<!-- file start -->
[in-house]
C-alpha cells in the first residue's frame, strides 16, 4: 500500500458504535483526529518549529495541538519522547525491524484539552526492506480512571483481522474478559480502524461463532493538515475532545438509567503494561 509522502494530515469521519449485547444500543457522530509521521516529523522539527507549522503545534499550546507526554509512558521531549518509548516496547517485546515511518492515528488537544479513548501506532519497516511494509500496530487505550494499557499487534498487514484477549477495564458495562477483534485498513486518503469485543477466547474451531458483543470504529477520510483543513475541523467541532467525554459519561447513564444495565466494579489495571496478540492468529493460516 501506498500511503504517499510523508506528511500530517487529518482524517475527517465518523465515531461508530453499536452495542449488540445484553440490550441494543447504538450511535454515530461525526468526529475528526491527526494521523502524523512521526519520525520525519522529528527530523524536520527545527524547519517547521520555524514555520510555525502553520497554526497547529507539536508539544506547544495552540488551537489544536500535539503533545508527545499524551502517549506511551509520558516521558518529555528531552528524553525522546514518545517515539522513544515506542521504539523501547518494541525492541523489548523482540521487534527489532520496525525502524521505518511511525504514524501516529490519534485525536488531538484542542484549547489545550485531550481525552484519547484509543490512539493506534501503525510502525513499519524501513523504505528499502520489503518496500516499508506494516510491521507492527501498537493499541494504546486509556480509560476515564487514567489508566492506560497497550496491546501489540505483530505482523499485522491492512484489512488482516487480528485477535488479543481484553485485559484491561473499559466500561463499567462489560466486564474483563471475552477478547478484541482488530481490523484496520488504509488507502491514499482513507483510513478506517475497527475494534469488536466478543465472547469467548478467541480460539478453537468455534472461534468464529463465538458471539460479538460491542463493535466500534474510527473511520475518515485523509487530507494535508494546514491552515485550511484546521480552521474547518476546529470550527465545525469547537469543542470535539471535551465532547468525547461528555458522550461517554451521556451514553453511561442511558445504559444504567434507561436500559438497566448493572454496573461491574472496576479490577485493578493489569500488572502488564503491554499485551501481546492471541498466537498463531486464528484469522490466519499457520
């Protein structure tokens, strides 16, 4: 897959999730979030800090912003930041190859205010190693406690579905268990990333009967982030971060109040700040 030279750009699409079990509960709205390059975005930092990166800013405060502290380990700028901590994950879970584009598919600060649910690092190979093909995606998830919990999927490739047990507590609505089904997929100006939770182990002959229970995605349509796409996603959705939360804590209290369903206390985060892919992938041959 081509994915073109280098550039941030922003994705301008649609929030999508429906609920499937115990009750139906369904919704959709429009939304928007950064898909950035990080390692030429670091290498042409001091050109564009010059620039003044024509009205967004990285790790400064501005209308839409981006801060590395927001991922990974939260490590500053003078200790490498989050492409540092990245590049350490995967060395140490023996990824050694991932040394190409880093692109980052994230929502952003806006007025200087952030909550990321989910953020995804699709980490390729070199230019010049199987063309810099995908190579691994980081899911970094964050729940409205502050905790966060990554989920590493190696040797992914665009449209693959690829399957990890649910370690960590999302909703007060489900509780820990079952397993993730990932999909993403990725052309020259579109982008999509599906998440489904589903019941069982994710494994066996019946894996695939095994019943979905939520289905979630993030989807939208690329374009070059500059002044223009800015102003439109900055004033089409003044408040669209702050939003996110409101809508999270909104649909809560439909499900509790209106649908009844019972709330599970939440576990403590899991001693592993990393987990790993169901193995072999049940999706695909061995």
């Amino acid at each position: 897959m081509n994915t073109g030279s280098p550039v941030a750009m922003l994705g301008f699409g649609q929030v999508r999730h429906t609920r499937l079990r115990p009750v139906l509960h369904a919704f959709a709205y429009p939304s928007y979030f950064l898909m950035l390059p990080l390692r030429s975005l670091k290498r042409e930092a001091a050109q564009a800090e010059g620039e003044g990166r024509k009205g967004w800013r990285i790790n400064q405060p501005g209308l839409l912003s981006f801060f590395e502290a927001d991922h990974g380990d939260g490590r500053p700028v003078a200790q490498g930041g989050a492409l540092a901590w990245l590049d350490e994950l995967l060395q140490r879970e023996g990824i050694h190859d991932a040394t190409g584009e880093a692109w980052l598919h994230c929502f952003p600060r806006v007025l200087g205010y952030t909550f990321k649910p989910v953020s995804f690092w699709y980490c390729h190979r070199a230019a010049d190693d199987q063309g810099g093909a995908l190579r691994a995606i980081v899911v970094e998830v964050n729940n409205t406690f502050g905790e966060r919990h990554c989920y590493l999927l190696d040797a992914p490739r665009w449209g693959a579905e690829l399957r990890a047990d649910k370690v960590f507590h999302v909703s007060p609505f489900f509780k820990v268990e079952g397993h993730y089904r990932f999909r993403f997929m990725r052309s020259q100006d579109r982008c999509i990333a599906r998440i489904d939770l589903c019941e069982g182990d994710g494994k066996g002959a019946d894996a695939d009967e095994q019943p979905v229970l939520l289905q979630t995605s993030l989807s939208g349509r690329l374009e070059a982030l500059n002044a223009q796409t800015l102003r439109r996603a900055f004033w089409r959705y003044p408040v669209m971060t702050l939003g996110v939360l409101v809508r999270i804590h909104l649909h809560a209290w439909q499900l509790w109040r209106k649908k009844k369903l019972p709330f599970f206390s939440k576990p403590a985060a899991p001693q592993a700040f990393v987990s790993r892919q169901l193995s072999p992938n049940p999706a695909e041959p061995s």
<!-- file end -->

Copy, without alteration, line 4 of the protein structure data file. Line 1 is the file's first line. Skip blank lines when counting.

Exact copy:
């Amino acid at each position: 897959m081509n994915t073109g030279s280098p550039v941030a750009m922003l994705g301008f699409g649609q929030v999508r999730h429906t609920r499937l079990r115990p009750v139906l509960h369904a919704f959709a709205y429009p939304s928007y979030f950064l898909m950035l390059p990080l390692r030429s975005l670091k290498r042409e930092a001091a050109q564009a800090e010059g620039e003044g990166r024509k009205g967004w800013r990285i790790n400064q405060p501005g209308l839409l912003s981006f801060f590395e502290a927001d991922h990974g380990d939260g490590r500053p700028v003078a200790q490498g930041g989050a492409l540092a901590w990245l590049d350490e994950l995967l060395q140490r879970e023996g990824i050694h190859d991932a040394t190409g584009e880093a692109w980052l598919h994230c929502f952003p600060r806006v007025l200087g205010y952030t909550f990321k649910p989910v953020s995804f690092w699709y980490c390729h190979r070199a230019a010049d190693d199987q063309g810099g093909a995908l190579r691994a995606i980081v899911v970094e998830v964050n729940n409205t406690f502050g905790e966060r919990h990554c989920y590493l999927l190696d040797a992914p490739r665009w449209g693959a579905e690829l399957r990890a047990d649910k370690v960590f507590h999302v909703s007060p609505f489900f509780k820990v268990e079952g397993h993730y089904r990932f999909r993403f997929m990725r052309s020259q100006d579109r982008c999509i990333a599906r998440i489904d939770l589903c019941e069982g182990d994710g494994k066996g002959a019946d894996a695939d009967e095994q019943p979905v229970l939520l289905q979630t995605s993030l989807s939208g349509r690329l374009e070059a982030l500059n002044a223009q796409t800015l102003r439109r996603a900055f004033w089409r959705y003044p408040v669209m971060t702050l939003g996110v939360l409101v809508r999270i804590h909104l649909h809560a209290w439909q499900l509790w109040r209106k649908k009844k369903l019972p709330f599970f206390s939440k576990p403590a985060a899991p001693q592993a700040f990393v987990s790993r892919q169901l193995s072999p992938n049940p999706a695909e041959p061995s």